In a significant shakeup at NASA Headquarters, agency Administrator Jim Bridenstine stated Wednesday that Bill Gerstenmaier, the broadly revered director of human spaceflight, has been changed in the midst of a bold push to fulfill the Trump administration’s directive to send astronauts again to the moon inside five years.
Efficient instantly, Bridenstine wrote in a letter to company employees, Ken Bowersox, a five-flight shuttle veteran, space station astronaut and Gerstenmaier’s deputy, will take over on a performing basis whereas Gerstenmaier serves as “special advisor” to NASA Deputy Administrator Jim Morhard.
A long-time NASA veteran, Hill helped handle the development of the agency’s new heavy-lift rocket, the Space Launch System, or SLS wanted to hold astronauts back to the moon.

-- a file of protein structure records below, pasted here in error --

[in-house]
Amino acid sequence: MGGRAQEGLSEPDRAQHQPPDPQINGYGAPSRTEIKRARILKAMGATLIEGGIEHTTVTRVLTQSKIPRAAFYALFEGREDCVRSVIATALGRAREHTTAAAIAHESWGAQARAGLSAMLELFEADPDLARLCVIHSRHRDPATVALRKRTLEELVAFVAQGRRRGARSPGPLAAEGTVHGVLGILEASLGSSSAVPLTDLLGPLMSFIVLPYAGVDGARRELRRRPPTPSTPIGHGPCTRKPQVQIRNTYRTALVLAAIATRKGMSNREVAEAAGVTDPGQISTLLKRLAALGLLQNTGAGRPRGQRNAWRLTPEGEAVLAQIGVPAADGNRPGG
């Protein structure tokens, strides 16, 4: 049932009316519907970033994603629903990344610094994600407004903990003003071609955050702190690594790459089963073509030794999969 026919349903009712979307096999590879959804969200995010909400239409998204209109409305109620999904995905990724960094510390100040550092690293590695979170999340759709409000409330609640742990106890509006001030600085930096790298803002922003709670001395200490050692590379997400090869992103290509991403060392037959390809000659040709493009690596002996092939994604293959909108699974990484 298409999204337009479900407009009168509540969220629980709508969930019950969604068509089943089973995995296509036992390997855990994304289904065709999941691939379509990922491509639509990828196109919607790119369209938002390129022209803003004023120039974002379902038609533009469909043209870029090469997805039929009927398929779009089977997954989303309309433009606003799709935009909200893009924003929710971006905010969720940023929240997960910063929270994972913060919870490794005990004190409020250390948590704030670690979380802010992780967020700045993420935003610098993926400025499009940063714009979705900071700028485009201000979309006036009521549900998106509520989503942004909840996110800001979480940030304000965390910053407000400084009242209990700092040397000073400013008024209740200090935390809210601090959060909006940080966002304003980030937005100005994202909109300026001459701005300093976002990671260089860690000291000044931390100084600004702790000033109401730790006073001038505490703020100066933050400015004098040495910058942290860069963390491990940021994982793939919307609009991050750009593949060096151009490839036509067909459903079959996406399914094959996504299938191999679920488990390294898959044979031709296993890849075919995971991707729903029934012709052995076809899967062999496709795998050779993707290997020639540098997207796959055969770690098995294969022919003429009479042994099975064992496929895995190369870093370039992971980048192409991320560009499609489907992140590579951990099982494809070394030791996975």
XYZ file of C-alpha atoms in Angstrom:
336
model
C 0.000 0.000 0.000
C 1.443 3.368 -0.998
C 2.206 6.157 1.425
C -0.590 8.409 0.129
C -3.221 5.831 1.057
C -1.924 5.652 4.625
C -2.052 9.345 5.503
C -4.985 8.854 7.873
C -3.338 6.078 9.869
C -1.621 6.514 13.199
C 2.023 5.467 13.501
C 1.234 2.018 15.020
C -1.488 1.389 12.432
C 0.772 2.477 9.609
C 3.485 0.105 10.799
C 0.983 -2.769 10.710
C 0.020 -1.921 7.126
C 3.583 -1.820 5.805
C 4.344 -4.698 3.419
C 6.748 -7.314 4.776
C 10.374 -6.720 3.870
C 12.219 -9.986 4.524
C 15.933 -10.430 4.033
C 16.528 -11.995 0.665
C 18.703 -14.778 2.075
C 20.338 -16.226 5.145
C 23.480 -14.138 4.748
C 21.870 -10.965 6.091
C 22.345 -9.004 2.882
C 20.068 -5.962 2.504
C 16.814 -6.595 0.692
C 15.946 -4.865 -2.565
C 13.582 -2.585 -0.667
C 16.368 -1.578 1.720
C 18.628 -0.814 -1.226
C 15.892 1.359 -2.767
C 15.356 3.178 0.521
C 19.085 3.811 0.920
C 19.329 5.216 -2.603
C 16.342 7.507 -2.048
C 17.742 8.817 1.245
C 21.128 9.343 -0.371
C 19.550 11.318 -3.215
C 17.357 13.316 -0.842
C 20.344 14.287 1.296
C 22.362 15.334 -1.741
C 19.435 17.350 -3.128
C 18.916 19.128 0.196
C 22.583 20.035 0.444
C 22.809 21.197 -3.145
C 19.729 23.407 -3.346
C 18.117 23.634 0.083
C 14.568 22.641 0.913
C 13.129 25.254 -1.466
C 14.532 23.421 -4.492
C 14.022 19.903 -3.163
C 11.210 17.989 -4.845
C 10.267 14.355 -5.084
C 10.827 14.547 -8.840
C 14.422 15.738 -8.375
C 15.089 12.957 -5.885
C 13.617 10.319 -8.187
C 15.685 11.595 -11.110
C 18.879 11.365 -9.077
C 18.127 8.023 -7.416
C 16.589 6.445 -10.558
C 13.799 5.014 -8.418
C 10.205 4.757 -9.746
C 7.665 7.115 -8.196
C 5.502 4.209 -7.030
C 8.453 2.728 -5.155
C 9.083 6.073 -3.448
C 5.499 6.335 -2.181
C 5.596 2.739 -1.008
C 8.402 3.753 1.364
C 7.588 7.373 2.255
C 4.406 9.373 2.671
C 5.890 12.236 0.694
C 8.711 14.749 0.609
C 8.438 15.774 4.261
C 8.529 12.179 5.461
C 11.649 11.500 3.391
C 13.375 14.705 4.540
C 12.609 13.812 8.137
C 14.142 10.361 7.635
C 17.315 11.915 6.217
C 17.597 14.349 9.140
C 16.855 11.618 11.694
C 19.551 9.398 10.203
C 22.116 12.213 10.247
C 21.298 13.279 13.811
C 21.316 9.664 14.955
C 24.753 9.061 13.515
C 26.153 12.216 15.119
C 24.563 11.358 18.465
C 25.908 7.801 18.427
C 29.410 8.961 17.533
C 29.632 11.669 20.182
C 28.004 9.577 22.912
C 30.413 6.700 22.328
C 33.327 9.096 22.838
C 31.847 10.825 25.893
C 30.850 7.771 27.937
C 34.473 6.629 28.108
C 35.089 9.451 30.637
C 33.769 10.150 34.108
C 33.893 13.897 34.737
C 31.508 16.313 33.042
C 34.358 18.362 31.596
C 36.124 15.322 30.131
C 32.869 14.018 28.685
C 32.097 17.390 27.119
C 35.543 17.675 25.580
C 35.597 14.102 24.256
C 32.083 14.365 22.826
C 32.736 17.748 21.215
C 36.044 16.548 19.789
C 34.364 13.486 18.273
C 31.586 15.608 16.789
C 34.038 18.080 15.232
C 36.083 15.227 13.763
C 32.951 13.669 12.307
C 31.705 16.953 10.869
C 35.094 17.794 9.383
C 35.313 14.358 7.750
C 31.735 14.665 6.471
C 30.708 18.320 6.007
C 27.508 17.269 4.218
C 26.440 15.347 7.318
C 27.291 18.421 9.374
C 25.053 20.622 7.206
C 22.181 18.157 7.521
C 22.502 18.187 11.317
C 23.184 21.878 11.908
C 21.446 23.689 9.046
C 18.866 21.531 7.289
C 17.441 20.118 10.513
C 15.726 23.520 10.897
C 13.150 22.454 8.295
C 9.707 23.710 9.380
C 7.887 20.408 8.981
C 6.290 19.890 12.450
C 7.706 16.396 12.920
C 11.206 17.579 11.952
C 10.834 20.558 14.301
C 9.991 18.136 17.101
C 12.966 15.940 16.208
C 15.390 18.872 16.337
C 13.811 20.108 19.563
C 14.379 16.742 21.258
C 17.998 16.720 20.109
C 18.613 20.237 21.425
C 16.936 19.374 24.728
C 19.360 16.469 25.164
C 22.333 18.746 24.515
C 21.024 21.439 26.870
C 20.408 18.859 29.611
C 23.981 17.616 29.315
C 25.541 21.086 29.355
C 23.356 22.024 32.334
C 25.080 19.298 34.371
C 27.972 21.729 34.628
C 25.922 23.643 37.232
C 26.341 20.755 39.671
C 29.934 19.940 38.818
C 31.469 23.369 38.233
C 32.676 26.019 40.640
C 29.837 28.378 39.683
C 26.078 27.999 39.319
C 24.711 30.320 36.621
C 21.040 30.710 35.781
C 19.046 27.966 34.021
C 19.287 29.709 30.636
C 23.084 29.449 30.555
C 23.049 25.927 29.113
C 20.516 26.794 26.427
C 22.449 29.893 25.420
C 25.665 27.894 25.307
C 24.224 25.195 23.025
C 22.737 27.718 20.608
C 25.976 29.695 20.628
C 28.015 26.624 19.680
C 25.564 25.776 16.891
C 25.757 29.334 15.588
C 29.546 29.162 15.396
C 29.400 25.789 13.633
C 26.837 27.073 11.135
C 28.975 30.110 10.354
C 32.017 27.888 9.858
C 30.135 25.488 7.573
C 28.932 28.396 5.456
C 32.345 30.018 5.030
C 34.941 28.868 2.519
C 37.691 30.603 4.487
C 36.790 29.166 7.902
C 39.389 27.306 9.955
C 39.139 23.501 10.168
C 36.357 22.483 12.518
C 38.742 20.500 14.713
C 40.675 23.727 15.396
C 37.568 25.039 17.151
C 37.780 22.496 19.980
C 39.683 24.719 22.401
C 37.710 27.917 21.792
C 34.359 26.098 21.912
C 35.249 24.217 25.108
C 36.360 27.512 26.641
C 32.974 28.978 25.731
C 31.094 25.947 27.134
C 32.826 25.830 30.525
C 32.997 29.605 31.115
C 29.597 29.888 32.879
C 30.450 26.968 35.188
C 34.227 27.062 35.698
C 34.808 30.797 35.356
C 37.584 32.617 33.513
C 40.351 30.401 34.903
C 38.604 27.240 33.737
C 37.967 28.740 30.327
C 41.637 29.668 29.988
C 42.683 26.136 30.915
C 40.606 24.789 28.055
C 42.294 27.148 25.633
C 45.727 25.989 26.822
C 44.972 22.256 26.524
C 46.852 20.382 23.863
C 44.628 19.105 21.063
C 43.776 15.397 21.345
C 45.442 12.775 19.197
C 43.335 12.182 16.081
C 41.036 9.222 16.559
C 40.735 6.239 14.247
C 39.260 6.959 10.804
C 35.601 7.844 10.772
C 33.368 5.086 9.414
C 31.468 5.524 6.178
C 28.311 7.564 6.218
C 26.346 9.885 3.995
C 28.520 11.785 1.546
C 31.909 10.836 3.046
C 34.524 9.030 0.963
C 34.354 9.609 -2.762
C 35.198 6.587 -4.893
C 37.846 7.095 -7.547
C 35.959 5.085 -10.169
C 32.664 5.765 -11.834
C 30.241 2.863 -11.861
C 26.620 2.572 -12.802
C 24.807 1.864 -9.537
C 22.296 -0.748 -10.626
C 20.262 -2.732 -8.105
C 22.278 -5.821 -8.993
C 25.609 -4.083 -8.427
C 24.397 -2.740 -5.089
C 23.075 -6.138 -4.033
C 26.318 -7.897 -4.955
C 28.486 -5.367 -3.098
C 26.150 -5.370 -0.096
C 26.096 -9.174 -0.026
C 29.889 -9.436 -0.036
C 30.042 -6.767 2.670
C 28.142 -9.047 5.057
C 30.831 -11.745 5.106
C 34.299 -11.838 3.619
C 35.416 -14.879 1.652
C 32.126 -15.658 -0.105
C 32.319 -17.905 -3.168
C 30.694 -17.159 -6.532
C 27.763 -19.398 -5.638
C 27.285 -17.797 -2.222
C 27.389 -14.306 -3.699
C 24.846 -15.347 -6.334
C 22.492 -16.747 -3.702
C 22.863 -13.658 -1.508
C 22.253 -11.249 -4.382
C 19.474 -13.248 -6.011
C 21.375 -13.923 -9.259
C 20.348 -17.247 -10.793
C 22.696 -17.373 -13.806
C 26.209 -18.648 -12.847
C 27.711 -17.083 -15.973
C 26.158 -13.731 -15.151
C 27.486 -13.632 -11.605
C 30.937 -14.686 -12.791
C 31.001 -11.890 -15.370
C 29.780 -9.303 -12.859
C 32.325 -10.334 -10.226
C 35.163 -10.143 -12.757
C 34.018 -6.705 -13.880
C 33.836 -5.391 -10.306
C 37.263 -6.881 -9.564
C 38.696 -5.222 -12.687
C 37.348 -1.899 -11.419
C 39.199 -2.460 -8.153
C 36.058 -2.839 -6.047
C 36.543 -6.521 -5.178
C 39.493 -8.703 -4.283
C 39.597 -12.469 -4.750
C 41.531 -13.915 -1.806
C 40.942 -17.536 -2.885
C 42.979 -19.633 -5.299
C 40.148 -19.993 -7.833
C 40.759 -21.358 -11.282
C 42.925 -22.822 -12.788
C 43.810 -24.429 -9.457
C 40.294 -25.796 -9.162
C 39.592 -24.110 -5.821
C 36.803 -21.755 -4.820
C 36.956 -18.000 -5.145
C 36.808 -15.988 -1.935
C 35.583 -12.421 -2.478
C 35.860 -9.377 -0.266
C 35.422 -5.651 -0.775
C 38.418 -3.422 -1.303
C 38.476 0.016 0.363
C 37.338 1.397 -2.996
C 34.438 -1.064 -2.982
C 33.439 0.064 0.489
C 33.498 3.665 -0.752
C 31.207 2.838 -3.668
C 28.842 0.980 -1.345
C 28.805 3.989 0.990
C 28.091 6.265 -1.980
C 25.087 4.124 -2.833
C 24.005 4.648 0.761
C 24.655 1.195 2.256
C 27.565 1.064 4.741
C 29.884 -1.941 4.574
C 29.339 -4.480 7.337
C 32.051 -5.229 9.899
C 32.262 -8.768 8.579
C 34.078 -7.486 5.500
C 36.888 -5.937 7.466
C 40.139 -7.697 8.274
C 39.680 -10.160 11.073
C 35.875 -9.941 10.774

Before this year, Vice President Mike Pence announced that NASA was being led to accelerating plans to return back astronauts to the moon, moving the agency’s target date from 2028 to 2024. The revised moon program is called Artemis.
To satisfy the administration’s objective, NASA is counting on the large Boeing-built SLS rocket that shall be much more powerful than the legendary Saturn 5 boosters that powered the Apollo astronauts to the Moon.
However, the so-referred to as “green run” test would add five months or so to the rocket’s development schedule, prompting some managers to recommend sending the rocket on to Florida for a lot shorter, much less thorough hot firing atop launch pad 39B. NASA has not but introduced a call on the green run check.